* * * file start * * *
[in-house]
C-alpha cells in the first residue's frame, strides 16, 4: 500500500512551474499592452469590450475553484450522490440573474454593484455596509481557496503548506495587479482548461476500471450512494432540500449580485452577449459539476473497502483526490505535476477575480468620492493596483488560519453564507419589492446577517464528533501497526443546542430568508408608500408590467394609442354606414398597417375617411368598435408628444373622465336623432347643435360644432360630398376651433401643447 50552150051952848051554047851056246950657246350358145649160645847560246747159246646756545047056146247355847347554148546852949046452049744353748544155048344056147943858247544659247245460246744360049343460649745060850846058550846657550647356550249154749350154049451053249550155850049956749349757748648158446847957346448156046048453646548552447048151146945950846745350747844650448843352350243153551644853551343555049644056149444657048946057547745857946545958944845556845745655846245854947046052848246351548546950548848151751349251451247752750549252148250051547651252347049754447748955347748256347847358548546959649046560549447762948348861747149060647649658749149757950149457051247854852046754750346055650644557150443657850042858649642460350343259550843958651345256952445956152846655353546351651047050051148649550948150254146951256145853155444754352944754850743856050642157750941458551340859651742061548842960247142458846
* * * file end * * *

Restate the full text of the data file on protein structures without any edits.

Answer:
[in-house]
C-alpha cells in the first residue's frame, strides 16, 4: 500500500512551474499592452469590450475553484450522490440573474454593484455596509481557496503548506495587479482548461476500471450512494432540500449580485452577449459539476473497502483526490505535476477575480468620492493596483488560519453564507419589492446577517464528533501497526443546542430568508408608500408590467394609442354606414398597417375617411368598435408628444373622465336623432347643435360644432360630398376651433401643447 50552150051952848051554047851056246950657246350358145649160645847560246747159246646756545047056146247355847347554148546852949046452049744353748544155048344056147943858247544659247245460246744360049343460649745060850846058550846657550647356550249154749350154049451053249550155850049956749349757748648158446847957346448156046048453646548552447048151146945950846745350747844650448843352350243153551644853551343555049644056149444657048946057547745857946545958944845556845745655846245854947046052848246351548546950548848151751349251451247752750549252148250051547651252347049754447748955347748256347847358548546959649046560549447762948348861747149060647649658749149757950149457051247854852046754750346055650644557150443657850042858649642460350343259550843958651345256952445956152846655353546351651047050051148649550948150254146951256145853155444754352944754850743856050642157750941458551340859651742061548842960247142458846